Tsaritsyno Museum-Reserve/Царицыно
Дольская Улица., 1, Москва
Park open daylight hours, Museum as follows:
Open Tuesday-Friday 11:00 am – 5:30 pm
Open Saturday 11:00 am – 7:30 pm
Open Sunday 11:00 am – 6:30
Closed Mondays
80 rubles with Student ID
www.tsaritsyno-museum.ru

Tsaritsyno is a beautiful palace and nature reserve just out of town to the Southeast of Moscow. It is easy to get to; there are two metro stops that touch the park. And there are plenty of interesting features to see, besides the natural beauty of the grounds.

The Empress Catherine the Great commissioned a palace to be built there, but didn’t like the original building and had it torn down. The palace was not completed until it was completely renovated in 2007. So, though you can easily see the style and beauty of the palace reflects the 18th century, it is essentially a modern palace made into a public space.

Statue of Architects

Statue of the Architects

As a museum-reserve, it definitely serves the public. There is an impressive array of events and community programs at Tsaritsyno, like opera and orchestral performances, zumba classes, and programs for children. You’ll see a yoga pavilion and advertisements for community events. There are even gymnastic bars and volleyball courts. Tsaritsyno itself houses a couple of museum-type collections of art and objects. There are also creative excursions, where you can see a dramatic tour or solve a mystery in the palace.

The palace itself is really beautiful and seems perfectly fit for the 18th century. Construction began on it under orders from Catherine the Great, but it was left unfinished by Paul I, Catherine’s successor after her death. The palace sat empty and abandoned for nearly two centuries before the Russian state stepped in to complete and restore the structure in 2005-2007.

There are interesting features scattered around the grounds, too, like an opera house, an orangerie, buildings and gates that were attached to the earliest estates, and even a grouping of ancient burial mounds dating to the 11th century.

By far the greatest feature is the park itself. The lake at Tsaritsyno is a beautiful, tranquil area where swans can be seen, and visitors can walk the perimeter. There are ponds that feed into each other leading up to the palace. It’s a huge area, but easily walk-able, especially if you spread it out over a couple of hours. There are all kinds of trees, in some areas forming a canopy over the walkways. The whole area has the feel of a forest, but with modern walking paths. It’s the perfect place for a picnic, and there are benches throughout in case you get too tired from all that walking.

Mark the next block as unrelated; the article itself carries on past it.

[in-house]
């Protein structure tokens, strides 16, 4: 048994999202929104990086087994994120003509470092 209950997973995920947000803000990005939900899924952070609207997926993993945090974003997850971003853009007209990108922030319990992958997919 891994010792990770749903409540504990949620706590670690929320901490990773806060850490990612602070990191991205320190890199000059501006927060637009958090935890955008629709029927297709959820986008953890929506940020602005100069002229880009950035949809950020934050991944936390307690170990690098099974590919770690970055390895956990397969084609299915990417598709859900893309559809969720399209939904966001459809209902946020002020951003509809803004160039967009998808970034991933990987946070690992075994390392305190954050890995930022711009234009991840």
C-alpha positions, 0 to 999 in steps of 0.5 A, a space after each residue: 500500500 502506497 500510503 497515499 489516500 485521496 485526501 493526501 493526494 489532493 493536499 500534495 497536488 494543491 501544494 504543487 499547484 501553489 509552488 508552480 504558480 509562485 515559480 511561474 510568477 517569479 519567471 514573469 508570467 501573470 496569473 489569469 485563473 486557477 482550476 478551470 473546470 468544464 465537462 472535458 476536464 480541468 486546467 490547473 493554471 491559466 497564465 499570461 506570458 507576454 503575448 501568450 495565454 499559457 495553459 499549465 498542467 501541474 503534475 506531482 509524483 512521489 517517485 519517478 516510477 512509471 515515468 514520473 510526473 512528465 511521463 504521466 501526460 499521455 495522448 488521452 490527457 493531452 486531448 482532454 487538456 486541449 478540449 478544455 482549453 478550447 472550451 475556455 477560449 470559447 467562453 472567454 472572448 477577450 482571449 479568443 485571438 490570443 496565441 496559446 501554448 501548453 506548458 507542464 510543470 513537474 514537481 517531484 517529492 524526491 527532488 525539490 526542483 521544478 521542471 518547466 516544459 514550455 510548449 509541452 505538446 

It’s also a unique place for tourists in Moscow, as it definitely has a St Petersburg feel. There is a large fountain display and royal carriage for pictures. If you haven’t seen the palaces of St Petersburg, or if you are missing that city, Tsaritsyno is a lovely reminder, with the architecture and estate style of the 1700’s.

Getting there:
There are two metro stations to choose from. The Metro station Tsaritsyno is an obvious choice, but if you go to “Orokhevo” (Dark Green line) you exit right to a rear gate, and in that way, enter through the woods and see all the scenery first, instead of a busy street. One of the bonuses of this trip is you’ll get to see the part of the metro that passes above ground and over the Moscow River between Kolomenskaya and Avtozavodskaya, which is a great view.

Sarah Parker

Sarah Parker

Sarah Parker is a University of Utah student working on an undergraduate in Business Operations with a minor in Russian Language. After The School of Russian and Asian Studies' Russian as Second Language program in 2014, she will complete her degree and begin work on her career goal of increasing commercial trade between Russia and the Americas. She is seen here being chased by a bear near Pavlovsk.

Sarah attended Russian as a Second Language
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